Cover crops should be a part of every vegetable farmer’s toolbox. That’s the message that Thomas Björkman, Associate Professor of Vegetable Crop Physiology with Cornell University explained to attendees of a vegetable grower’s meeting and workshop that took place near Fort Plain, NY.
Since vegetable production compromises soil health, which directly affects productivity, building and maintaining soil is a priority for vegetable producers.
“One management goal that is central for many vegetable farmers is maintaining good tilth, which is accomplished in part by always feeding soil microorganism with fresh organic matter,” Björkman explained. “Cover crops can provide that organic matter between vegetables.”
Cornell University Cooperative Extension’s Eastern NY Commercial Horticulture Program Regional Vegetable Specialist Crystal L. Stewart, also on hand at the workshop, says vegetable growers are becoming more aware that in order to grow vegetables long-term, it is essential to care for the soil as much as the vegetable plants. “One of the best ways to do this is to grow cover crops and return them to the soil.”
Björkman discussed a variety of cover crops including buckwheat, which he explained, is an excellent choice for New York, where many growers are bringing pasture into vegetable production. “For them, weed suppression is a top issue, as annual weeds flourish when the pasture is plowed under. Planting buckwheat at the first crop after plowing the pasture is a classic method for taming those weeds in this part of New York. Likewise, planning a buckwheat cover crop immediately after each vegetable planting finishes during July, will prevent weeds from taking over and leading to frustration next year.”
Buckwheat is also known to attract beneficial insects and assists in nitrogen scavenging and stabilizing soil aggregates.
Other soil management goals discussed included fixing nitrogen, protecting soil from rain and runoff, reducing surface crusting, breaking hardpan, suppressing soil pests and disease and increasing the biological activity of the soil.
In addition to buckwheat, cover crops recommended for New York included annual ryegrass, rye, oats, arugula, white clover, Sudangrass, hairy vetch, forage turnip/rapeseed, yellow mustard, fall mustard, medium red clover, wheat and others.
Each crop has its own beneficial attributes. For instance, annual ryegrass, which can be planted early spring through late summer — and may overwinter where there is good snow cover — will reduce weeds, stabilize soil aggregates, assist in nitrogen scavenging and protect against summer and winter erosion.
Rye, which is cold tolerant and geminates in soil 34-40 degrees F, makes an excellent choice for fall planting in the Northeast. It helps with winter erosion control, reduces weeds, stabilizes soil aggregates, increases organic matter and assists in nitrogen scavenging and winter manure application. Although rye prefers well-drained soil, it also tolerates heavy clay and acidic soil.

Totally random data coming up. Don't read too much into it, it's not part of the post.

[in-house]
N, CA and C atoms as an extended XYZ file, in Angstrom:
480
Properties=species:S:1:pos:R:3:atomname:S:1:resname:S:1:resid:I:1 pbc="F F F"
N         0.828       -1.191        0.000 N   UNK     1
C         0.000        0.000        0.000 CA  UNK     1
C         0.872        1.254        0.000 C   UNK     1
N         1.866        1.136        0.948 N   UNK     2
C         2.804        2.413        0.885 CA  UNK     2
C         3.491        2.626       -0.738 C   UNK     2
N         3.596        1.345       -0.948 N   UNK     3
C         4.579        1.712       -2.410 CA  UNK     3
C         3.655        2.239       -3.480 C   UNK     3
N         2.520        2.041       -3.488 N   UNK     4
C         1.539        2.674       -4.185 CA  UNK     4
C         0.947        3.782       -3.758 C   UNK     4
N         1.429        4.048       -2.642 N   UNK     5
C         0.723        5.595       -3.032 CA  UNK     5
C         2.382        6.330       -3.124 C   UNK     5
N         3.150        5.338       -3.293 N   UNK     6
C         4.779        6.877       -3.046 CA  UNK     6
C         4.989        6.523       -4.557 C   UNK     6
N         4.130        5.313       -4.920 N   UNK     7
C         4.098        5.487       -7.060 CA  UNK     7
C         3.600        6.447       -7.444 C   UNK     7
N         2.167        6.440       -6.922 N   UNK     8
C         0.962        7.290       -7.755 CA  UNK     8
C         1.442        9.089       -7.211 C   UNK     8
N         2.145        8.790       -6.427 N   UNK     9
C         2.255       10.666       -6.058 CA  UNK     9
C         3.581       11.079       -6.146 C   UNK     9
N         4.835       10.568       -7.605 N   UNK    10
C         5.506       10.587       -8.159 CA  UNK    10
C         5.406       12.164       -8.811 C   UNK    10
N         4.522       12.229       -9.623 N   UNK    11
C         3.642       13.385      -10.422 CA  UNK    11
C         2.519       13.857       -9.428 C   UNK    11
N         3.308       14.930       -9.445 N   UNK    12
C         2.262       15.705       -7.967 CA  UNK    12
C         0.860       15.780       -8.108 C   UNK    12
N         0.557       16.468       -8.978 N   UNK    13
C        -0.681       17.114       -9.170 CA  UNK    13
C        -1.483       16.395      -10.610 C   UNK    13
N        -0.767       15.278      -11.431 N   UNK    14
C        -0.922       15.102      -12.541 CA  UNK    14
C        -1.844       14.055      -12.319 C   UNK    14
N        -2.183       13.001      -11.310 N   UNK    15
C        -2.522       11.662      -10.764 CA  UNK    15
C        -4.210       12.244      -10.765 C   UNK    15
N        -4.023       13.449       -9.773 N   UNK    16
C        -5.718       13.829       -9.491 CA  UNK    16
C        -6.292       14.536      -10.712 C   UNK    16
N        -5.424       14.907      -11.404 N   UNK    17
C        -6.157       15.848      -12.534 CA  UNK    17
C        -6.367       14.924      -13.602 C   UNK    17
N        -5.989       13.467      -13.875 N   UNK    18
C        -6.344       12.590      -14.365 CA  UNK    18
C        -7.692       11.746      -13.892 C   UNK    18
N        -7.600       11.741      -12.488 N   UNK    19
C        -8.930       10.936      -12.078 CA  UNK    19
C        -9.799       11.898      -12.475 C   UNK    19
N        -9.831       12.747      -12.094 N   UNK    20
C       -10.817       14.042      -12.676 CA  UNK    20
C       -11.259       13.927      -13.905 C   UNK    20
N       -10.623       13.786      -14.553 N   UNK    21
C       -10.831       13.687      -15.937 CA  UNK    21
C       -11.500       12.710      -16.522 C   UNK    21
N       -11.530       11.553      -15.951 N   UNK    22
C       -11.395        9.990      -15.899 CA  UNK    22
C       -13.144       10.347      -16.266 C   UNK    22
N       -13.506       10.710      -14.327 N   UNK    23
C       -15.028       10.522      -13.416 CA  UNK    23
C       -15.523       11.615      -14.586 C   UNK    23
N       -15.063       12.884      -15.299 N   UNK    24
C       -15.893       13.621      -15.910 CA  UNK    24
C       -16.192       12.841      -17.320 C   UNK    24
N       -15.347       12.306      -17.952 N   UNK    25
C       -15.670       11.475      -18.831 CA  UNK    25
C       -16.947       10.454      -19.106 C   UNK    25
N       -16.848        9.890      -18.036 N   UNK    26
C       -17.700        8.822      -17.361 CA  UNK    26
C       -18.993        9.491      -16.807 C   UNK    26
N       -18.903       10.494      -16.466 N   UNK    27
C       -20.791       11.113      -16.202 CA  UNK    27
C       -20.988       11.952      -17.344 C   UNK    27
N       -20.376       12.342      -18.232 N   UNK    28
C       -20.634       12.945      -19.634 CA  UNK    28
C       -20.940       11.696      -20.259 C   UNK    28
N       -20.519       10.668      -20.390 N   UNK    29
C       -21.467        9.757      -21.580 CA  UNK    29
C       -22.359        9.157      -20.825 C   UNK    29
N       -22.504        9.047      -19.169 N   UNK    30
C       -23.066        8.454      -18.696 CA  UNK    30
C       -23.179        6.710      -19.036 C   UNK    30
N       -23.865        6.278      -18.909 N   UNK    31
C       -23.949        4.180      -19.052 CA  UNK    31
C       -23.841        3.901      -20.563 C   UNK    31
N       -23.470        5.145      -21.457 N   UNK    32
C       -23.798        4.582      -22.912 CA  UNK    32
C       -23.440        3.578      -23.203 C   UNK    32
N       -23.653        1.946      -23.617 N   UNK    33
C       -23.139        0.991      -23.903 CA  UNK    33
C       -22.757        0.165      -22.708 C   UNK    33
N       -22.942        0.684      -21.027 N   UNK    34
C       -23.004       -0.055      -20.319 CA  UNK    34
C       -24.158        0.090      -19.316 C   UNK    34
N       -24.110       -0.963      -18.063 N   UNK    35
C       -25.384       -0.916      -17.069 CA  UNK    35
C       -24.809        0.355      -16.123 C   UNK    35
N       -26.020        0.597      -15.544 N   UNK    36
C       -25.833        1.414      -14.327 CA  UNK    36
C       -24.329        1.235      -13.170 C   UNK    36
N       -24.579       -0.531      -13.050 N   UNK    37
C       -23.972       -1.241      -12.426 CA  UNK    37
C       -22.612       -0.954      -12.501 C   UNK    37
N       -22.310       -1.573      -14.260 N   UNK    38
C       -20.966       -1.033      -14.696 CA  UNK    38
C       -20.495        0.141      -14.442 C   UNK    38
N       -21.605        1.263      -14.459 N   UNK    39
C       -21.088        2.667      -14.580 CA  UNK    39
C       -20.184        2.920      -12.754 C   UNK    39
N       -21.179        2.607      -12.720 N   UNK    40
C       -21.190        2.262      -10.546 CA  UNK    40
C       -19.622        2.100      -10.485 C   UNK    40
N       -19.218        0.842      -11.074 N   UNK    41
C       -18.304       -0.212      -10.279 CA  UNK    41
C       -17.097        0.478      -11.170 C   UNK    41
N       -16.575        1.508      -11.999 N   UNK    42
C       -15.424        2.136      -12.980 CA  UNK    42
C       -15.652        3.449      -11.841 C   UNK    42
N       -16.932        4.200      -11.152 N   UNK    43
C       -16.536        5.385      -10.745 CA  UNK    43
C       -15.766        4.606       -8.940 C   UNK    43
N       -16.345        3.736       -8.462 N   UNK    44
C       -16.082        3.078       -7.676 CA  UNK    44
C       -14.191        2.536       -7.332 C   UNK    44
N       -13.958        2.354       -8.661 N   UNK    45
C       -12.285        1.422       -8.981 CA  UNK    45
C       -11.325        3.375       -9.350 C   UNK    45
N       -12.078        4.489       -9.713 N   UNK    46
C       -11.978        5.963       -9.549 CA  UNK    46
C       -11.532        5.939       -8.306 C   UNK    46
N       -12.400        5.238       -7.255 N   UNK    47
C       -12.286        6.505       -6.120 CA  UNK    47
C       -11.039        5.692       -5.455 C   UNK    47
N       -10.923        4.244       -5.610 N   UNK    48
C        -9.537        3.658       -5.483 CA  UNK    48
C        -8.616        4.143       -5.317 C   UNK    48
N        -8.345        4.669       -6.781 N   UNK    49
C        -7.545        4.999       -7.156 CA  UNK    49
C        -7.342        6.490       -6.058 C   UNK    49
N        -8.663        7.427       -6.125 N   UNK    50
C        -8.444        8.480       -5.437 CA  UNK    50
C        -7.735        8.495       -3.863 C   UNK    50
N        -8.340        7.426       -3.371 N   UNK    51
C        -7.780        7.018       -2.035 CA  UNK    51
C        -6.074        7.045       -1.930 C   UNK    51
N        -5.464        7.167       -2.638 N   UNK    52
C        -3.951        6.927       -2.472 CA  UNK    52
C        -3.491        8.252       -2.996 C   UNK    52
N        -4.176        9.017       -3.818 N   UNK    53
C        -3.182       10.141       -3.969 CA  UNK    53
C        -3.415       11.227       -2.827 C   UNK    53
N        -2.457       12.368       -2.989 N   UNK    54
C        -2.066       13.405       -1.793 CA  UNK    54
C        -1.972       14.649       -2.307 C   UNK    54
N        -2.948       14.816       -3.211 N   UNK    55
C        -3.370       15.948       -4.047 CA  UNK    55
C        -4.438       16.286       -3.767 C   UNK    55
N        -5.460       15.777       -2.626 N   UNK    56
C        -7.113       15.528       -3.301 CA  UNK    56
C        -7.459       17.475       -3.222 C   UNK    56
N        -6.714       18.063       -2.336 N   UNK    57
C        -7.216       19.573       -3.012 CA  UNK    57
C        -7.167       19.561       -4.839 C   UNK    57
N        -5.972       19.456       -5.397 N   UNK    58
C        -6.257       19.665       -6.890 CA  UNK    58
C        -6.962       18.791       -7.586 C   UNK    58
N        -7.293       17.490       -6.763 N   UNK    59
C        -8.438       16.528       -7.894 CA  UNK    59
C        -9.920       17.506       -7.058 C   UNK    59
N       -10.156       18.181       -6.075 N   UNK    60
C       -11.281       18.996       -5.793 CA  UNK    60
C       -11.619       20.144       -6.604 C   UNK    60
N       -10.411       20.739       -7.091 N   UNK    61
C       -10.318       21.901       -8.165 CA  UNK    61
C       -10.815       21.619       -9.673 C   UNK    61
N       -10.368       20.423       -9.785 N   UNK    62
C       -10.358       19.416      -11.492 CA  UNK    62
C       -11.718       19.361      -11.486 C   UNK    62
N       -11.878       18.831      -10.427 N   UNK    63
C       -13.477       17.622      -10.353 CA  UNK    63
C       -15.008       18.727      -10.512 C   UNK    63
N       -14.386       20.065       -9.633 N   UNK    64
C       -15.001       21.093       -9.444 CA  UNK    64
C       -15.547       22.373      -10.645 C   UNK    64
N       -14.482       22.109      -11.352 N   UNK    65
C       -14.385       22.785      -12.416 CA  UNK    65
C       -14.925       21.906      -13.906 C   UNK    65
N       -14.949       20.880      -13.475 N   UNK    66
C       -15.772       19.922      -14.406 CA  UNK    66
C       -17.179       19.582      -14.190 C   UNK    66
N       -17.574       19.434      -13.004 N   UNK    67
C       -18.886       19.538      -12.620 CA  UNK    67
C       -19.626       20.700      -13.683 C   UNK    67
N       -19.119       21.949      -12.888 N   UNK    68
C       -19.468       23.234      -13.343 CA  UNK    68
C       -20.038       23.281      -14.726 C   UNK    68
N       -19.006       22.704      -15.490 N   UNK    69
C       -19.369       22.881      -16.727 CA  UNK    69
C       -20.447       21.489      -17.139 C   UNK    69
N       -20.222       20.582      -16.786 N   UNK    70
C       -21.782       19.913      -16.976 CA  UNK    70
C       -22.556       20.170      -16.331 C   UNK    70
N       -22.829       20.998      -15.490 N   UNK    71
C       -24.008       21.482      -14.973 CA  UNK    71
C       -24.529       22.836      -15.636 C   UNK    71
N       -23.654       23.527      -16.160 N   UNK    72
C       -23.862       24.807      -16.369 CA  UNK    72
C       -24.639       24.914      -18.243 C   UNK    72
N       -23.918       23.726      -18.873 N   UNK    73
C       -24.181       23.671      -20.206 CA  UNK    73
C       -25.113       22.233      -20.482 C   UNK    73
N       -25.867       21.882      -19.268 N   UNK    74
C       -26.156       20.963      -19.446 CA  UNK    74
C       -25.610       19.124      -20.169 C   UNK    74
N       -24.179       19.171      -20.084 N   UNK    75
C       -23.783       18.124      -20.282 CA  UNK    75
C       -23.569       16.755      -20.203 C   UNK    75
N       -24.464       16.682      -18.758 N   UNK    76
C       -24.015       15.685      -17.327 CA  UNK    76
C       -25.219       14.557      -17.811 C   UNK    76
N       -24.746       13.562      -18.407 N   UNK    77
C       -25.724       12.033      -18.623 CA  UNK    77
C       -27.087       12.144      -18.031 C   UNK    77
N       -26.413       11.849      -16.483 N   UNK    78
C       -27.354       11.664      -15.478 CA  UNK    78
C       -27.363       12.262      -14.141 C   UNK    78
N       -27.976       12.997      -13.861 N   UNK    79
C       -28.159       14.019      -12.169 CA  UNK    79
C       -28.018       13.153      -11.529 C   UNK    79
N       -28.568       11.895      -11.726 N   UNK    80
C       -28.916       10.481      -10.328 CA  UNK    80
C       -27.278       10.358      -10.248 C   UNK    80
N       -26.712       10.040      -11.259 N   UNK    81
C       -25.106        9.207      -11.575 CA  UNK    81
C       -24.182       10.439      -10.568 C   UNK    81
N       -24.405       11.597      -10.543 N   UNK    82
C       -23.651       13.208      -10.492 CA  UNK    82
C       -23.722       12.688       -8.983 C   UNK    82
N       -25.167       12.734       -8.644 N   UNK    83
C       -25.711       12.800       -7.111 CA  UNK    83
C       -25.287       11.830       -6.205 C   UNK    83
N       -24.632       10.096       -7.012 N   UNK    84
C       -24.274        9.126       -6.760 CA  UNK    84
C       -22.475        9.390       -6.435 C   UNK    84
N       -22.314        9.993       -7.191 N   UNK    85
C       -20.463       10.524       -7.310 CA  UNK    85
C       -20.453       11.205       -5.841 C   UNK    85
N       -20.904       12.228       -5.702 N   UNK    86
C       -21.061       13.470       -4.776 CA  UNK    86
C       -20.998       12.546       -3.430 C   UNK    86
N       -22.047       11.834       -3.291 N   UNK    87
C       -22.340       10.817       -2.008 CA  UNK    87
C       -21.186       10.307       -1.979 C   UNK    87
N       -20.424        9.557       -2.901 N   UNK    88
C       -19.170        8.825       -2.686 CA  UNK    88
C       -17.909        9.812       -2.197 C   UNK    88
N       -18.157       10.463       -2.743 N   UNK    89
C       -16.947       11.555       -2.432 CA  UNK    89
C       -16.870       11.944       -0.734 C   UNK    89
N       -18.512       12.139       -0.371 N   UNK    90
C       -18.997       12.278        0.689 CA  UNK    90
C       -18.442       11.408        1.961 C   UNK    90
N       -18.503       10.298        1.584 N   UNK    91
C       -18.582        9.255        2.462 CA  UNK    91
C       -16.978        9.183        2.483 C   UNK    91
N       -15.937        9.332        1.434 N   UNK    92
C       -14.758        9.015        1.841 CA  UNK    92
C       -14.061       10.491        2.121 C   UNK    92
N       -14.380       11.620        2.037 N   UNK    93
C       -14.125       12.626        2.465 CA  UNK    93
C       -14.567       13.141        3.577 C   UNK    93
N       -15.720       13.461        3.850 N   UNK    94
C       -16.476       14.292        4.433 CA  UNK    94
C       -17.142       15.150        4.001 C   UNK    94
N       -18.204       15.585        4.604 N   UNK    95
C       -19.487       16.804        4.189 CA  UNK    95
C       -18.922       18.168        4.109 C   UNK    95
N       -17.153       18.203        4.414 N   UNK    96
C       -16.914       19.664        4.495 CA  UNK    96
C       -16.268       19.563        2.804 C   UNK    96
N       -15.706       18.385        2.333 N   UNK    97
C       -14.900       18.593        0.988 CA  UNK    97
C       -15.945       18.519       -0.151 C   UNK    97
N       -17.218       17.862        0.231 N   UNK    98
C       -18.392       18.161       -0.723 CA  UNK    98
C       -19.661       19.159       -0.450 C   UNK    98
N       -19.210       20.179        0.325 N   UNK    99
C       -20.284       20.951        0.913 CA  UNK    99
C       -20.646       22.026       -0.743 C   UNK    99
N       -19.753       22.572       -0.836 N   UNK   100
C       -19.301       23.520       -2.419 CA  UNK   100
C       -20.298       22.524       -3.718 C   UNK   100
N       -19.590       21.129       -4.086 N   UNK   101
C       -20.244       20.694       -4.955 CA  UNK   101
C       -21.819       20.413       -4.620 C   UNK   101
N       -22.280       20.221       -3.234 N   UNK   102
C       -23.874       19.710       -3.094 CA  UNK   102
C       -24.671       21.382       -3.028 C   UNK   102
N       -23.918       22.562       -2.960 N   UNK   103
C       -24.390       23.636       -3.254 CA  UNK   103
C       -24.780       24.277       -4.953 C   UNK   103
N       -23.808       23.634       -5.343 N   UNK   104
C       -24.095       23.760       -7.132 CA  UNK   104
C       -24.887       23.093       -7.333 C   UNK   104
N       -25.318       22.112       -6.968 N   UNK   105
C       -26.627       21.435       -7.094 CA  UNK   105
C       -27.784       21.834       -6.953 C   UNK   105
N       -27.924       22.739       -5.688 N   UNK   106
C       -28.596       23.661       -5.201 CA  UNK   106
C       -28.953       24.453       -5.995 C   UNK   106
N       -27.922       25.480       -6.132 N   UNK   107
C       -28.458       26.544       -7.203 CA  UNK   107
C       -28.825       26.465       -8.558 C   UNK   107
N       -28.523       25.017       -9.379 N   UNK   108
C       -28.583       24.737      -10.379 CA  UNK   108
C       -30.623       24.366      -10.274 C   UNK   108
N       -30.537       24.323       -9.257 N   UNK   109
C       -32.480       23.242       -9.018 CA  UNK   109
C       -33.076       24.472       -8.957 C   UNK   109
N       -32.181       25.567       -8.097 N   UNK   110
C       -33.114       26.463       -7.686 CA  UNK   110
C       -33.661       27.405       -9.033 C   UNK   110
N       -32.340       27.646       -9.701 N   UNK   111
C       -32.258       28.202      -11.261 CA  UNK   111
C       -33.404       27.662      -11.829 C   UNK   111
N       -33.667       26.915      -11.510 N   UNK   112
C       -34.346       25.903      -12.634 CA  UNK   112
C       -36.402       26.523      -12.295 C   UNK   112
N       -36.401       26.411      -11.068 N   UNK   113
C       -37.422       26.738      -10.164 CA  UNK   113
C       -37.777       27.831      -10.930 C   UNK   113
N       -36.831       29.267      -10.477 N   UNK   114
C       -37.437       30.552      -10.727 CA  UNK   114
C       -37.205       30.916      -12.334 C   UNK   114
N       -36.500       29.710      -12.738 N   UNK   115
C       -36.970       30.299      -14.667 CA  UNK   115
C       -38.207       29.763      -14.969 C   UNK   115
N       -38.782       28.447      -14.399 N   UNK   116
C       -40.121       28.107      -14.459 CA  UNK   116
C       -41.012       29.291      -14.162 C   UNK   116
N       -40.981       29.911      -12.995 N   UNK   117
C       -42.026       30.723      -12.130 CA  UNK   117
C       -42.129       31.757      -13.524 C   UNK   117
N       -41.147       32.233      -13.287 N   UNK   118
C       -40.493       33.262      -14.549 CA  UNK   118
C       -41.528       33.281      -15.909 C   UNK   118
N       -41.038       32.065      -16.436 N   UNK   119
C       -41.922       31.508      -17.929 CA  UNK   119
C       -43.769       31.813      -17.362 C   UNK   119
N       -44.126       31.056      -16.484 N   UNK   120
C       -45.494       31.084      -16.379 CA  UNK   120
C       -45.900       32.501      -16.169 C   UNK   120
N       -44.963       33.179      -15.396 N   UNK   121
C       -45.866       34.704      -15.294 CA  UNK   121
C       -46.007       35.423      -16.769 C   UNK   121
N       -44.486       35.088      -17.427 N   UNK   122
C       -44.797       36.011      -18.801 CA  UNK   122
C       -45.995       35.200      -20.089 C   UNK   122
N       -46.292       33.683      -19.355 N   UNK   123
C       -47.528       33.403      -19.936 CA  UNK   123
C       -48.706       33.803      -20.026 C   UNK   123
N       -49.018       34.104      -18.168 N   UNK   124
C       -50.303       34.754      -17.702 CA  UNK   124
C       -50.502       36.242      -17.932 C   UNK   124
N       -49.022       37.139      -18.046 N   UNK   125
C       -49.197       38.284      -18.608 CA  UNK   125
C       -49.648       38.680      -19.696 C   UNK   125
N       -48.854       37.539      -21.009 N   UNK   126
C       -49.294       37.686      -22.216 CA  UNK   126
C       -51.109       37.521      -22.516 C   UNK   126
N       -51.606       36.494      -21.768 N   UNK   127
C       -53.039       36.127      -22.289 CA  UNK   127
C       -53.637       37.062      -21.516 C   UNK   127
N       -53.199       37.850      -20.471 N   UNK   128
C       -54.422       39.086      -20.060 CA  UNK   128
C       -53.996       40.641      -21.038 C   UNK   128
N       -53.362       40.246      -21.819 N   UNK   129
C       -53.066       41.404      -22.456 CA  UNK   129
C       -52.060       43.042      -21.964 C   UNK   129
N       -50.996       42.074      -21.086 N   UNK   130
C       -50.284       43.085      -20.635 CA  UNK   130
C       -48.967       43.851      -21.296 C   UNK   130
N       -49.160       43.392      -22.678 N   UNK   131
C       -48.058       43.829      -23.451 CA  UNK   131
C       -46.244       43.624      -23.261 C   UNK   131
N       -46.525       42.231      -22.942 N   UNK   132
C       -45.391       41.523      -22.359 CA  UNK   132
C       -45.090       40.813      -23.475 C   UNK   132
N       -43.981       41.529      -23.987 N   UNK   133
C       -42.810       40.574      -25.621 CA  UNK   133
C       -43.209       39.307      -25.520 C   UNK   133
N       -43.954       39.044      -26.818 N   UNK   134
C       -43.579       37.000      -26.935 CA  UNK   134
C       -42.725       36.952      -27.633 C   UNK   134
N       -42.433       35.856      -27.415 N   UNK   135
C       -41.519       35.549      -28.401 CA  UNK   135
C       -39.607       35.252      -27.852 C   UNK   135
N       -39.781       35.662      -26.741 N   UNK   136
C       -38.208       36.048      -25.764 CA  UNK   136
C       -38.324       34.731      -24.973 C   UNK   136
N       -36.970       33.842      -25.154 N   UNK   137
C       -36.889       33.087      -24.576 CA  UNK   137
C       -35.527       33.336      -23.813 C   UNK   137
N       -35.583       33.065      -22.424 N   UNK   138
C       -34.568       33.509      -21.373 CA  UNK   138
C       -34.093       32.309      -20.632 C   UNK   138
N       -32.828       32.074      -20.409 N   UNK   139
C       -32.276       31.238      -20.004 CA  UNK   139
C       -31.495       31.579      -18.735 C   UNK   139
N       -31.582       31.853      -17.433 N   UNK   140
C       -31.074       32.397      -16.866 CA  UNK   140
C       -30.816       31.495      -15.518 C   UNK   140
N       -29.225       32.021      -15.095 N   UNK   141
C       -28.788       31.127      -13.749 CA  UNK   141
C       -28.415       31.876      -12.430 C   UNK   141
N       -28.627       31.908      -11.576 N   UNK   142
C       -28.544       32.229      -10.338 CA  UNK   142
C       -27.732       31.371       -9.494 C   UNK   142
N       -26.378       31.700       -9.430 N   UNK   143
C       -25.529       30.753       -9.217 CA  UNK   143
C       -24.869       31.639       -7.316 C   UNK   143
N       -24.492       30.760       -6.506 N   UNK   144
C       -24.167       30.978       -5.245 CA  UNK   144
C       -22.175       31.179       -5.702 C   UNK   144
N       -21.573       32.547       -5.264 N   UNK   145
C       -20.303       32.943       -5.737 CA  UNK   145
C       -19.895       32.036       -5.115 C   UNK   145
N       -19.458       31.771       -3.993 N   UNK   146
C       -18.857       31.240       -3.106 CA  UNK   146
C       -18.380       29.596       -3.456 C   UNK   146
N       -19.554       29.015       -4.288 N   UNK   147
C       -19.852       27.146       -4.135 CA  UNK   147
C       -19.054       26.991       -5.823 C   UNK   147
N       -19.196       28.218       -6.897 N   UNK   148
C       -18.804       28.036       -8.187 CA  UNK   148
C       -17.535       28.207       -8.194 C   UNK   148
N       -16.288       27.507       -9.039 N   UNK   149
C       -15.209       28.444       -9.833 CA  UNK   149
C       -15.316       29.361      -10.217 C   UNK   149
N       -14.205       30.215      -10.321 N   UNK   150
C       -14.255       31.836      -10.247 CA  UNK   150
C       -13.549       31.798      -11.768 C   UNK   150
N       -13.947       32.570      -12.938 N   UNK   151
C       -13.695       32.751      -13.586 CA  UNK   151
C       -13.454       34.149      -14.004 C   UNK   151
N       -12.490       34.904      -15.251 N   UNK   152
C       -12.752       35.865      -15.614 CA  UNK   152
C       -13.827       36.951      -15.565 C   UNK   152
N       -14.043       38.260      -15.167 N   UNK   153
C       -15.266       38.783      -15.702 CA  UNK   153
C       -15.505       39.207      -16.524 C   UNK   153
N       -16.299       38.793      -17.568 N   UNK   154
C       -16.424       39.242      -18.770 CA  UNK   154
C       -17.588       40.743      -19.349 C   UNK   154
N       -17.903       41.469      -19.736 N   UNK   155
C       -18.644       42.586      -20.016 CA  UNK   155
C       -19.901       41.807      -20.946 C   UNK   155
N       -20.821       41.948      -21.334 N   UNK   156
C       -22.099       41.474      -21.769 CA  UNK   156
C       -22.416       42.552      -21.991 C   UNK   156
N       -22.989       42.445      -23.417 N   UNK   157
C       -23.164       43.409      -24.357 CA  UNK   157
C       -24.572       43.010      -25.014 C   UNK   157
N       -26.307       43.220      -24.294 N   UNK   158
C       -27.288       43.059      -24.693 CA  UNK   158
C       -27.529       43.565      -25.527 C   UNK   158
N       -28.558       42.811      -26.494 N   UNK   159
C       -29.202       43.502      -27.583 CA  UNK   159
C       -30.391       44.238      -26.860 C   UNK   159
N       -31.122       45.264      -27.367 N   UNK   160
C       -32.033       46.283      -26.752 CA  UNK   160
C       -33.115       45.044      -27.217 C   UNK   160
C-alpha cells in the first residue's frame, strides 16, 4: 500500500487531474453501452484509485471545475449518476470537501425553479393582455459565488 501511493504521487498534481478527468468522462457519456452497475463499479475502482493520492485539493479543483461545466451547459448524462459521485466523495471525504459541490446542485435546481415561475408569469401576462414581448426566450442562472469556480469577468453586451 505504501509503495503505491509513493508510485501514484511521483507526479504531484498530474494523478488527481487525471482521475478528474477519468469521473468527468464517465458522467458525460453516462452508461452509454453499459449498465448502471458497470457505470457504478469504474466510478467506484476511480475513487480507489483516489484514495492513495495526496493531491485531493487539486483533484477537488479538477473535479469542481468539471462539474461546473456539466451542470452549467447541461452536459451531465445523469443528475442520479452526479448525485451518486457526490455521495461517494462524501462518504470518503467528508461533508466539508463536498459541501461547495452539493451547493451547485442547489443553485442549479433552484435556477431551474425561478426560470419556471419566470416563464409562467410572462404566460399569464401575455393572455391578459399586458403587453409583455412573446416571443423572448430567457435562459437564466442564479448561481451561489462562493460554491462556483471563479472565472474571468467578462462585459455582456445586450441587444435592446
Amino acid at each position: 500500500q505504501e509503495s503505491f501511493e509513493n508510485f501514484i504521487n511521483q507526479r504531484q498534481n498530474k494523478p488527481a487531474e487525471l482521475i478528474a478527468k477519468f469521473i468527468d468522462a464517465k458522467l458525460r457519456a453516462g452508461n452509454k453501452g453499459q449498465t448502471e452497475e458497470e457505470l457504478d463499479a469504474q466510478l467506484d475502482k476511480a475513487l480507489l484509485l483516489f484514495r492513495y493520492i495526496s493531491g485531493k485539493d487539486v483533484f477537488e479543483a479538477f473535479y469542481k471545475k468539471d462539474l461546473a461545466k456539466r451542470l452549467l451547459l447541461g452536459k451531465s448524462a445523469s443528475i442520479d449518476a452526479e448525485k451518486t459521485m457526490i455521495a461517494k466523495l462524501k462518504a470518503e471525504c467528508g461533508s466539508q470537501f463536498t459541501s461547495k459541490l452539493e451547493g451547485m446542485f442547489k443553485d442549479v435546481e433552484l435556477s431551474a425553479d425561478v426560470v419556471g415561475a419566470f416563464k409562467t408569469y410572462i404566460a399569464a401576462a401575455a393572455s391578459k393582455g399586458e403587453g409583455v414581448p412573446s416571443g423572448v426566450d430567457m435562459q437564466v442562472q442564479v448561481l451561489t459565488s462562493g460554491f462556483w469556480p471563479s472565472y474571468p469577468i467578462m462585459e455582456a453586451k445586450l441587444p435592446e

Medium red clover and forage turnip/rapeseed are ideal for breaking up deep compaction and reducing surface hardness, as well as having other beneficial attributes.
Forage turnips and rapeseed grow quickly, provide winter cover, suppress weeds in the following crop and decompose quickly.
Arugula and Sudangrass will both suppress nematodes.
Hairy vetch is winter hardy and praised as a late summer nitrogen-fixer that will suppress weeds and reduce surface compaction once it is established.
Björkman reports that a “decision tool” and a “New York specific” guideline is available online at www.covercrop.net to help folks decide which cover crops are best suited for their needs. Information on land preparation, seeding rates, dates and sources is also available on the site.
“Growers often use the online cover-crop decision tool while they are in the field, by connecting on their Smart Phones,” commented Björkman.
Folks unable to access that technology, may access the information from Regional Vegetable Specialist Crystal Stewart.
“In the northeast, finding cover crops that fit into the vegetable rotation can be challenging,” said Stewart. “If a grower only plants cover crops after the vegetables are done in the fall, he or she is limited to a small handful of options.”
Stewart says if a grower dedicates only 30-50 percent of total vegetable cropland to cover crops each year, “it is possible to accomplish amazing things!”
“We often see that growers who are willing to grow vegetables more intensively in a smaller space so they can plant cover crops during the growing season are able to maintain yield and profitability while improving their soil,” said Stewart. “It’s an upward spiral.”
Managing Cover Crops Profitably, a publication by Northeast Sustainable Agriculture Research and Education Program, is available to vegetable growers upon request.
“New York vegetable growers have a great advantage in having ready access to that expertise, whether they have been in business for generations or just began farming last year,” Björkman stated.
For more information contact Crystal Stewart at firstname.lastname@example.org or 518-775-0018.